There is something to be said for traditions – the natural gas industry is rife with them. As we approach nearly two centuries of commercialized natural gas use, it stands to reason that certain rules (both de facto and de jure) would apply.

Safety is paramount, so the gas industry is necessarily cautious. Don’t expect gas utilities to be first in line as technological disruptors.  But being a slower, deliberate adopter of technology is not the same as being stagnate. From dispatching field teams for every aspect of system monitoring, to manual meter reading, to mechanical meter design – the industry has become comfortable with an “if it ain’t broke, don’t fix it,” approach.

It raises a valid question: Are gas utilities poised to be on the wrong side of technological history?

Possibly. But the largest U.S. gas utilities are answering the call of digitalization. They are proactively using smart technology to streamline operations, reduce costs and improve safety. Advanced Metering Infrastructure (AMI) is just one example of technology that transforms the way utilities do business.

So sure, the cool kids in gas are doing it, but most will tell you that migrating from manual or AMR meter reading systems is not easy. Some are still planning their migrations, others are implementing. Building a business case is an essential first step, but shouldn’t be taken lightly.

Start with the facts. Understand the current drivers of smart technology adoption within gas. But the most forward-looking gas utilities have weighed the risks and moved into action. They have discovered the power and potential of what can be accomplished with data.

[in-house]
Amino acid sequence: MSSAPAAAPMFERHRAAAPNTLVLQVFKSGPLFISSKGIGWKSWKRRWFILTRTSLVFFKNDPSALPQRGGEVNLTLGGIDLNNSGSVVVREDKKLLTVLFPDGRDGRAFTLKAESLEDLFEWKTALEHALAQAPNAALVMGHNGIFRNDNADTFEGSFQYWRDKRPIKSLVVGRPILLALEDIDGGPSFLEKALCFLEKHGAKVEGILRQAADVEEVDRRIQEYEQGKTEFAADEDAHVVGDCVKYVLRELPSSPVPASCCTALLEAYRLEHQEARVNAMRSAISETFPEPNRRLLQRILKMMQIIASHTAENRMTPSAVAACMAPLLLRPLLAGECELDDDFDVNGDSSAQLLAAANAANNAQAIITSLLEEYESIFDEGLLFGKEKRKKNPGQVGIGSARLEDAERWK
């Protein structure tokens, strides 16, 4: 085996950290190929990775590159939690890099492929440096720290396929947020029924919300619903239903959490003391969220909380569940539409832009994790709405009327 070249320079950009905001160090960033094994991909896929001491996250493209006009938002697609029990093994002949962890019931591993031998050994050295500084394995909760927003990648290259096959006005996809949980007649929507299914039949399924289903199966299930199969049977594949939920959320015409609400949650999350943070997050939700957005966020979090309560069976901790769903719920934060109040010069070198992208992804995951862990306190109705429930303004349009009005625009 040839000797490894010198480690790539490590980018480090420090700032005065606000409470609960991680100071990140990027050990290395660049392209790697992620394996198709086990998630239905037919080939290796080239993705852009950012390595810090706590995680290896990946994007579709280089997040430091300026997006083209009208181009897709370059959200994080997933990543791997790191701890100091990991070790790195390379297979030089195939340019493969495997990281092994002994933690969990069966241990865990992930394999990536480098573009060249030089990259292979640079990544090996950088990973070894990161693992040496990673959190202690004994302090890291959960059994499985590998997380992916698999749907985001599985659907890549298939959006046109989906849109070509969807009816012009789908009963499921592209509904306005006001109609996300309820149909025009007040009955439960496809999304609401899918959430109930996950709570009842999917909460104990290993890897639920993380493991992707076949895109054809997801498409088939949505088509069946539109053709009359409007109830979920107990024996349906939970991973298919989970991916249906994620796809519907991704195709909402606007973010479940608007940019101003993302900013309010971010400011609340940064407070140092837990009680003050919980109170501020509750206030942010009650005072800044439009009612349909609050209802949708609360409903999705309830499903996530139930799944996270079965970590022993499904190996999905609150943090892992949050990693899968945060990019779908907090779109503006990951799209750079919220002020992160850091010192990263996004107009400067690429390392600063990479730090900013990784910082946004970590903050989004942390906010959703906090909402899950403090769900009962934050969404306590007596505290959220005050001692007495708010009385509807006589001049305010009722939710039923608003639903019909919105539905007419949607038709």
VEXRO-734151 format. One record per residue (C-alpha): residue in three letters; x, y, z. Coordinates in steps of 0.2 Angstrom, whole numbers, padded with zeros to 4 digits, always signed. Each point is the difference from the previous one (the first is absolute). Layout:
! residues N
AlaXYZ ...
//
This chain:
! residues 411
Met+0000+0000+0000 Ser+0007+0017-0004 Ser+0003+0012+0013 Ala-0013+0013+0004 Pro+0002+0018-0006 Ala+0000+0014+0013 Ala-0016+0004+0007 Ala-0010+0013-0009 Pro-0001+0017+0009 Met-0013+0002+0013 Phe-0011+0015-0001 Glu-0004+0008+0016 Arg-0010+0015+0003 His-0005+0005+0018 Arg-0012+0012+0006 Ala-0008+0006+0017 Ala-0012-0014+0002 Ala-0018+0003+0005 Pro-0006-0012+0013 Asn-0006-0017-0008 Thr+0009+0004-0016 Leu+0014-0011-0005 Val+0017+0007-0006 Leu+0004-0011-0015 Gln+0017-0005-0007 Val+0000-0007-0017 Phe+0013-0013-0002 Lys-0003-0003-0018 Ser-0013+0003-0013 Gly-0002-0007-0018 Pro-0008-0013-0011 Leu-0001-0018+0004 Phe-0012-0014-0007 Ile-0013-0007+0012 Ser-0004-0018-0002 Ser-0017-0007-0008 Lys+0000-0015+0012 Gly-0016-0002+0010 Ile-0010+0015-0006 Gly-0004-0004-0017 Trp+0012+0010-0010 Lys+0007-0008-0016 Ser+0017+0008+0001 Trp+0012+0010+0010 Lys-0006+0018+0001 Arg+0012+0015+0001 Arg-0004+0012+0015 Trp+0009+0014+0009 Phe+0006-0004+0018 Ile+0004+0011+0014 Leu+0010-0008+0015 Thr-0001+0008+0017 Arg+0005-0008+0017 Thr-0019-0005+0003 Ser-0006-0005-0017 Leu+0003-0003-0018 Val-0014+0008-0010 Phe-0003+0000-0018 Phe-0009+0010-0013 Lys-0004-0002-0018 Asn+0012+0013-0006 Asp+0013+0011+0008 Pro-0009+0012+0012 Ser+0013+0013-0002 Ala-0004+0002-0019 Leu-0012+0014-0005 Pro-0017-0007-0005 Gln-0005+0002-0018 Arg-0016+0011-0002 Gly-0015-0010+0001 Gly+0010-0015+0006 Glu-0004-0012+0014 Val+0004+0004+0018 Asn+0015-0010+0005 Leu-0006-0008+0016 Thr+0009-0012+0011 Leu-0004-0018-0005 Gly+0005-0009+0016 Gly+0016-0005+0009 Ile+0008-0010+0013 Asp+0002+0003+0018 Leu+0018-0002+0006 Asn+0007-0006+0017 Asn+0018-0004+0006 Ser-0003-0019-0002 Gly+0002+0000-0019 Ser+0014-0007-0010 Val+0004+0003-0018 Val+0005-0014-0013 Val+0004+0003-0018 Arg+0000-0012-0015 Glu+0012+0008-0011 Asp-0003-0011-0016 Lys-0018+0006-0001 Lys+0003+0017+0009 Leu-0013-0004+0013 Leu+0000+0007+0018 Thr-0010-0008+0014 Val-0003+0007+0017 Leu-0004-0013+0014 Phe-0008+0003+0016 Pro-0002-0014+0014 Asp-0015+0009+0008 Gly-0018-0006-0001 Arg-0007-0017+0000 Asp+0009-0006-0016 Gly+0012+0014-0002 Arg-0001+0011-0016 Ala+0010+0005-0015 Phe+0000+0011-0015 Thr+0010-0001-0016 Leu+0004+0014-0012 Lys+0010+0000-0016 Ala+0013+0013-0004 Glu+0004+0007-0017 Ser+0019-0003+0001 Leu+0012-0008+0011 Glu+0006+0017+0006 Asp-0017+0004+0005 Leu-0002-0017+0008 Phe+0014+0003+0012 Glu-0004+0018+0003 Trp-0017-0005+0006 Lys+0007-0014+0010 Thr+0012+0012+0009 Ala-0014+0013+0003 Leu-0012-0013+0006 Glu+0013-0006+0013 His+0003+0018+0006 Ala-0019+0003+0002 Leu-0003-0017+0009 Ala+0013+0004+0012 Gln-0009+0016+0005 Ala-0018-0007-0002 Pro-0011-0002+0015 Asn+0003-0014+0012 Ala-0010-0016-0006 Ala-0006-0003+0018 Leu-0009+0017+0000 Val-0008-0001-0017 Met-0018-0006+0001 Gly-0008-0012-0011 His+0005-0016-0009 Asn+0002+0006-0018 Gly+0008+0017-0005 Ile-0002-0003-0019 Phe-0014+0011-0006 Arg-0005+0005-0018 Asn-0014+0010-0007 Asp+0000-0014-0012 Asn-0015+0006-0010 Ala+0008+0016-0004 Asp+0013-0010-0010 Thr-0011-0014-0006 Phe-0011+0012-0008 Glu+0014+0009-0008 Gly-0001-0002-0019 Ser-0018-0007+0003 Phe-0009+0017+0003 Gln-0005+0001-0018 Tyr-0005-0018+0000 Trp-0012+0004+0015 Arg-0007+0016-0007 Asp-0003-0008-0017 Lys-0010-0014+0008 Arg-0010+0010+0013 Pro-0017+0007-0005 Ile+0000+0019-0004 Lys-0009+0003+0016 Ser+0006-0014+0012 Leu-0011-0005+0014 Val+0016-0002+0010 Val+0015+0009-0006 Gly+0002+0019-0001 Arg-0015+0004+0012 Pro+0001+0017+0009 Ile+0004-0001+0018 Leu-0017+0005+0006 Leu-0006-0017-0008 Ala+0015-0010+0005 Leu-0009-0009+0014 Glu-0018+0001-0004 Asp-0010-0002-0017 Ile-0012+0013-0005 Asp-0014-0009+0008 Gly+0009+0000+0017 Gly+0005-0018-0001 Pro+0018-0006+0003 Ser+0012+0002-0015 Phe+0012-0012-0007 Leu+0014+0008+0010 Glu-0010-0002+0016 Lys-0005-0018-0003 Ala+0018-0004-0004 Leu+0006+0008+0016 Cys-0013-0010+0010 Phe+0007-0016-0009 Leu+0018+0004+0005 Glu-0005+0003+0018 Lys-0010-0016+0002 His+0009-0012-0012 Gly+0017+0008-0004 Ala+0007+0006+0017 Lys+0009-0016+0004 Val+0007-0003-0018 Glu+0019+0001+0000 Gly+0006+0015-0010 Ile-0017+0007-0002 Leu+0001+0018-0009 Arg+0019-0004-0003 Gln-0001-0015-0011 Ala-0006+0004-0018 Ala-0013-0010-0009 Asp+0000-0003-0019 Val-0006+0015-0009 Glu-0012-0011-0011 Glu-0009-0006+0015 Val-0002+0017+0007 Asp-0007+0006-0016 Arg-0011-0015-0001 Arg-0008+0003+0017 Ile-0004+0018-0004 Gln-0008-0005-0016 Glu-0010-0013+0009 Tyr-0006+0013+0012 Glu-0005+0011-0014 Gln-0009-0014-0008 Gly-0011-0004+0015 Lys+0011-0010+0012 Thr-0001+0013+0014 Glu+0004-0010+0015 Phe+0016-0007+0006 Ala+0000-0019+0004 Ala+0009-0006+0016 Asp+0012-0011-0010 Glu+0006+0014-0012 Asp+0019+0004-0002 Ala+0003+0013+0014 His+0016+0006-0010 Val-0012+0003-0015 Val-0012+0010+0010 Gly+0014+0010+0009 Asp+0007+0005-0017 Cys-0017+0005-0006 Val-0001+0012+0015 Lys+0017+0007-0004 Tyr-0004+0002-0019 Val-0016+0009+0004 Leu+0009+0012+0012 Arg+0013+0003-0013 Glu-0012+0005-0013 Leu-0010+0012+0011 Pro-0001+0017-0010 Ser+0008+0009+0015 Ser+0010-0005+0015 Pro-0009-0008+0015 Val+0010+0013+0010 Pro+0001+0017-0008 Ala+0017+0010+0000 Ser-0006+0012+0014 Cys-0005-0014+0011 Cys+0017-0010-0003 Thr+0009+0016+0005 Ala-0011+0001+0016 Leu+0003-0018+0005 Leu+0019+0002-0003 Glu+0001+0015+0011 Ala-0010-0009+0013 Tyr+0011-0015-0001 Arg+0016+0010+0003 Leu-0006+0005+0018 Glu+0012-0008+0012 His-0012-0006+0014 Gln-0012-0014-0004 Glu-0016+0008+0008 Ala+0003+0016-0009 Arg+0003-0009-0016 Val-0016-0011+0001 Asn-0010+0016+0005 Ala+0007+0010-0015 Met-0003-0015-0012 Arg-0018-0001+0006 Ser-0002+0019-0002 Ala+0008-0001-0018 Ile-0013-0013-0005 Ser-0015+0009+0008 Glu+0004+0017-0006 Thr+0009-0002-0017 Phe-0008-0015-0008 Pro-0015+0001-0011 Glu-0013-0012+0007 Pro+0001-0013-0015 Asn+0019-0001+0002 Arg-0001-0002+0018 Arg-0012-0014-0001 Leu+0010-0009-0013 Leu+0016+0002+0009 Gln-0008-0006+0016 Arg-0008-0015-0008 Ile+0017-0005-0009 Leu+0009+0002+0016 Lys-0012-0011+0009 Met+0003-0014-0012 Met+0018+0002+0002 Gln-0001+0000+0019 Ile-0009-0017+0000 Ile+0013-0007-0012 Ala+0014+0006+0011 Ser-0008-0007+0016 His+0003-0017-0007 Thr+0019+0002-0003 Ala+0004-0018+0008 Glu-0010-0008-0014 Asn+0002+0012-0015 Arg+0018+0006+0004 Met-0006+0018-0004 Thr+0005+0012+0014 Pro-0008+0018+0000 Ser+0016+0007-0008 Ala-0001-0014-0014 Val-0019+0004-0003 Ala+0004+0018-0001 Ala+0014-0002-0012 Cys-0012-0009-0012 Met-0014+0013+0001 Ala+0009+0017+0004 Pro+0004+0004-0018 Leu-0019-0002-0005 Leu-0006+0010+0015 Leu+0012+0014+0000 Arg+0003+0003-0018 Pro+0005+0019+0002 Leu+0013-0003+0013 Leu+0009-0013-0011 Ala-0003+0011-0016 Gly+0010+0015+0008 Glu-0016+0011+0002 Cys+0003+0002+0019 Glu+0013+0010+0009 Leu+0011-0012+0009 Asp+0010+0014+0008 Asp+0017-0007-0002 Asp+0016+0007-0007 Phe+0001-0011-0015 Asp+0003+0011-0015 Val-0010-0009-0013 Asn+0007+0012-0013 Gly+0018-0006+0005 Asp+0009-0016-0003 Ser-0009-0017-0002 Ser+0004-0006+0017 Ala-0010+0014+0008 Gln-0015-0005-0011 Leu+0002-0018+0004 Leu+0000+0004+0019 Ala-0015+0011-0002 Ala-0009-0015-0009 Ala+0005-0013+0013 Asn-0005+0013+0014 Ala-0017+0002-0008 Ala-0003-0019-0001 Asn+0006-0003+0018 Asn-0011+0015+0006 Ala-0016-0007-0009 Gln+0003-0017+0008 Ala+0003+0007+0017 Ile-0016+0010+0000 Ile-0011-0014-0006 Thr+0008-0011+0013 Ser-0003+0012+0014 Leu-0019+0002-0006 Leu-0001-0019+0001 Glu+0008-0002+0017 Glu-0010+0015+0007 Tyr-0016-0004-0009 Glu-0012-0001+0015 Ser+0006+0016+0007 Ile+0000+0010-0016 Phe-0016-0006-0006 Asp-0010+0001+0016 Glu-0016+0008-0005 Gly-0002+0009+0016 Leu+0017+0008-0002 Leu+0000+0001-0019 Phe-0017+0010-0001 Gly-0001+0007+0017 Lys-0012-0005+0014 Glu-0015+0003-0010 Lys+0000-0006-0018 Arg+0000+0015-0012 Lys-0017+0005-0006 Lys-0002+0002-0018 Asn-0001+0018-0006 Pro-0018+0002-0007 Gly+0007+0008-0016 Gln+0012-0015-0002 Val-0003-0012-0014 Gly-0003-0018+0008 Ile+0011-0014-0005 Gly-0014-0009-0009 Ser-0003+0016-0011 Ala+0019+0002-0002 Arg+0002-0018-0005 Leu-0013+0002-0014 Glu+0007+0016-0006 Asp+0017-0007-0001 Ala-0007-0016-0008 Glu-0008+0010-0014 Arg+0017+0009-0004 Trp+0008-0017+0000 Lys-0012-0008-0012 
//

The clear-cut benefits of migrating to AMI systems have focused on how gathering data remotely results in revenue management efficiencies. Benefits include:

  • More timely and accurate metering
  • Reduced billing adjustments
  • Improved cash flow and collections
  • Shortened third-party supplier settlement timeframe
  • Advanced rate structure support
  • Reduced off-cycle truck rolls with soft move-in/move out capabilities
  • Automated turn-on/off

But current data capture capabilities of AMI systems extend well beyond meter reading.

Data and communications have created a new smart gas infrastructure that leverages communications platforms, smart meters, new sensor technology and analytics software to monitor the health and status of a local distribution network.

Insights gained from these tools help address many operational challenges, such as:

  • Monitoring corrosion protection on pipeline
  • Tracking the highs and lows of system pressure
  • Protecting and managing service connections
  • Enhancing public safety
  • Aiding economic development
  • Supporting societal and sustainability improvements (less fuel usage, reduced emissions)

For more, read the white paper, “Is AMI Overkill for Gas Utilities?” for detailed industry trends, assumptions and tips on how to build each section of a business case for a Smart Gas solution.